Human Space Flight – A brief history of what’s happening up there

Human space flight

Human Space Flight – A brief history of what’s happening up there

Image Credit: NASA/JPL-Caltech -Artist’s concept of an astronaut on Mars

We are in November 2024, Artemis II is taking off with a crew of 4 people. The goal of this mission is to test NASA capacities to put humans in orbit around the Moon. This journey is a part of a more ambitious project: return to the Moon, establish a base there to serve as a springboard to finally send humanity to Mars.

The International Day of Human Space Flight

Labelled by the United Nations in 2011 as the International Day of Human Space Flight, April 12 is the anniversary of the first manned flight into outer space. The General Assembly of the U.N. did it to emphasize about the common interest of mankind in space exploration for peaceful purpose.

Secretary-General Boutros Boutros-Ghali
Secretary-General Boutros Boutros-Ghali Celebrates 50th Anniversary of the United Nations with Shuttle-Mir Docking Mission. Image Credit: UN Photo/Milton Grant

Space is the new boxing ring

To better understand the present, let’s look at the past of the manned space flight journey. During the Cold War, the American and Soviet blocs were in fierce competition. Of course, space is no exception to the rule. Sending men into space has a scientific and strategic interest but above all a symbolic one. On April 12, 1961, the USSR is the first nation to send a man into space: Yuri Gagarin. The Americans will send Alan Shepard less than a month later. The American public opinion is shocked and sees this as a humiliation. On May 25, 1961, President John F. Kennedy challenges NASA:

First, I believe that this nation should commit itself to achieving the goal, before this decade is out, of landing a man on the moon and returning him safely to the earth. No single space project in this period will be more impressive to mankind, or more important for the long-range exploration of space; and none will be so difficult or expensive to accomplish. President John F. Kennedy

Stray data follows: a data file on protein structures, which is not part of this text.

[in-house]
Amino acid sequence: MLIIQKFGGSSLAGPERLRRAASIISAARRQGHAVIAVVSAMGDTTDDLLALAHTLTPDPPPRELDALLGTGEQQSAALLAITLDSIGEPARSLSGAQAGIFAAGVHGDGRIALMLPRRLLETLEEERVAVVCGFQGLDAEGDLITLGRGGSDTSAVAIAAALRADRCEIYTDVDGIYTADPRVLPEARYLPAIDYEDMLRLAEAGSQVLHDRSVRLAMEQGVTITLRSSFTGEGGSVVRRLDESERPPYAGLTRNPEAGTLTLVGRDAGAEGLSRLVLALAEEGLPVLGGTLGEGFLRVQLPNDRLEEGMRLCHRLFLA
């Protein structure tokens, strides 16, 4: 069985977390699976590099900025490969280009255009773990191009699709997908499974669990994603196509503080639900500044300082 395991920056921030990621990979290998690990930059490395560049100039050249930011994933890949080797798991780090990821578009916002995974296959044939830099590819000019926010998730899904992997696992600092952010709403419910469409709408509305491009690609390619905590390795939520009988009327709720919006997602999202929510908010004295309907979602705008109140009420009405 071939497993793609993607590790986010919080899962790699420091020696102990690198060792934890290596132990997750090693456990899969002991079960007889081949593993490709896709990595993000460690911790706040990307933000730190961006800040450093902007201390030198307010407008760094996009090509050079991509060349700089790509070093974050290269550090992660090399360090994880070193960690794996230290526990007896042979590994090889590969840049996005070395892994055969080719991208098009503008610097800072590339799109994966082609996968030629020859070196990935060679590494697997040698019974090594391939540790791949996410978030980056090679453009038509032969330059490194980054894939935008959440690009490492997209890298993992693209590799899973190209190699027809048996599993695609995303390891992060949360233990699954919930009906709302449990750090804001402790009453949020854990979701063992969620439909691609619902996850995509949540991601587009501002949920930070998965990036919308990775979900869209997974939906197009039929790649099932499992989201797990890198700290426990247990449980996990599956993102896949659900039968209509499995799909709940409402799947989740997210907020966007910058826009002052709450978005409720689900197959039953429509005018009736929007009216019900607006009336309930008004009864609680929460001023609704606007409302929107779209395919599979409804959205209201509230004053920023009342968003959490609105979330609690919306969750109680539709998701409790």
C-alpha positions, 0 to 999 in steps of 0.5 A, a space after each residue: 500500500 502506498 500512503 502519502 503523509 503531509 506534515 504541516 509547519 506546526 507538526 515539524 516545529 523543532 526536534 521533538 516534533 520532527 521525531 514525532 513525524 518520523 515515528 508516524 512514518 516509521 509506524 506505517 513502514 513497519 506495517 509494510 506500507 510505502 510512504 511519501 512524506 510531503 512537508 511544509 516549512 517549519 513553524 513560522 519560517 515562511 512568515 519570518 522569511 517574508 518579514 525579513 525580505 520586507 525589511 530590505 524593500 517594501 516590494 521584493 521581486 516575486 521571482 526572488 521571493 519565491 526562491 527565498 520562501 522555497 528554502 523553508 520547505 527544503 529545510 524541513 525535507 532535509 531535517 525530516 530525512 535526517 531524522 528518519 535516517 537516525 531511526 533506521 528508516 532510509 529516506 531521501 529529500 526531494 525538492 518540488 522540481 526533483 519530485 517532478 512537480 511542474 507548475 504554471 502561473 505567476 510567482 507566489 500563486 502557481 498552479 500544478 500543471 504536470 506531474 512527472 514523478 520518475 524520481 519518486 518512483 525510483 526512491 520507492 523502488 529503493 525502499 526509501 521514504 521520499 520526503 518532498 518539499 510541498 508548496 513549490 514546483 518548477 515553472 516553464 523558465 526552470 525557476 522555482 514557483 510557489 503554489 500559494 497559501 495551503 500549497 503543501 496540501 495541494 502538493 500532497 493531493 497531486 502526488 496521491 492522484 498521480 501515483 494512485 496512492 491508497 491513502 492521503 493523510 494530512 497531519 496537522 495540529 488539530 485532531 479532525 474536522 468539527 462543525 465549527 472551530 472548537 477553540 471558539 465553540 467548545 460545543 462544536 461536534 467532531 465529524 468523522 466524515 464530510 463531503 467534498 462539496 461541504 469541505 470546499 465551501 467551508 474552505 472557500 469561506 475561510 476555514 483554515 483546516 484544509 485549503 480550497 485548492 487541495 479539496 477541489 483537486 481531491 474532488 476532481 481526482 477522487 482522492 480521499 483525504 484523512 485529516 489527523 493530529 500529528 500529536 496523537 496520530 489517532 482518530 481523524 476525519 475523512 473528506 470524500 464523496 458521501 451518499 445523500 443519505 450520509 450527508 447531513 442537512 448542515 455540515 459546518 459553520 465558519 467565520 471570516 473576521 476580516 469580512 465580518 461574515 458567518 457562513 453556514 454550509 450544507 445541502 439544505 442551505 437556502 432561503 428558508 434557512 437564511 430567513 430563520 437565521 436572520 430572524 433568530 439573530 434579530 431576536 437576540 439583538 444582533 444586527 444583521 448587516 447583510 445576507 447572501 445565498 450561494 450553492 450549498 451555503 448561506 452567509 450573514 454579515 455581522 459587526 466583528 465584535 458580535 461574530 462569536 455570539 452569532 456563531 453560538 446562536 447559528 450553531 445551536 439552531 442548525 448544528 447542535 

The Apollo program was born. And on July 20, 1969, “The Eagle has landed…”. In front of hundreds of millions of viewers Neil Armstrong is the 1st human to walk on the Moon. This mission will be considered as the culmination of human space travel. The next space missions will suffer budget cuts due to the general public’s lack of interest and and major economic investments needed . However the adventure does not stop there. In 1975, the world will attend the first meeting in space between the USSR and the United States with the Apollo-Soyuz mission.

The rise of the Space stations

The USSR will put into orbit the 1st manned space station Salyut-1 in 1971, followed by Skylab in 1973 (USA), MIR in 1986 (USSR), one of the first prolonged collaboration between nations in space (USSR) and finally the ISS launched in 1998 and which is still in low orbit. Space stations allow us to carry out scientific experiments but also as an incubator to find out how humans can live in an environment far from their daily life on Earth.

The space being an expensive field the Nasa launches the STS (Space Transportation System) program. The idea is to reduce the economic costs of space missions but also to democratize space and make it profitable (a theme that will be taken up by private companies like SpaceX or BlueOrigin). The space shuttle was born and will first flew in 1981. And after 30 years of services, high costs, slow turnaround, few customers and fatal accidents (Challenger in 1986 and Columbia in 2003) will nail this bird to the ground in 2011. After this the world will depend on the Soyuz rocket to send ISS’s astronauts before a billionaire troublemaker dreams of going to Mars, Elon Musk.

A new Space race?

After all these achievements, why are we witnessing what we can consider a new space race between private companies and governments?

As evidenced by the overall increase in spending in the space field, there is always this symbolism around space (see the Chinese space station or the communication campaigns of SpaceX). The Artemis program (a nod to the Apollo mission, Artemis being his sister in Greek mythology) will send us back to the moon and make it a gateway. Elon Musk and SpaceX promise us to make the human race an extra-planetary specie by colonizing Mars. But we are also going to space in a commercial interest: create a new form of space tourism and find new resources to exploit.

Manned space flight continues and will continues to make us dream and inspire the younger generation to push the limits of what is possible.

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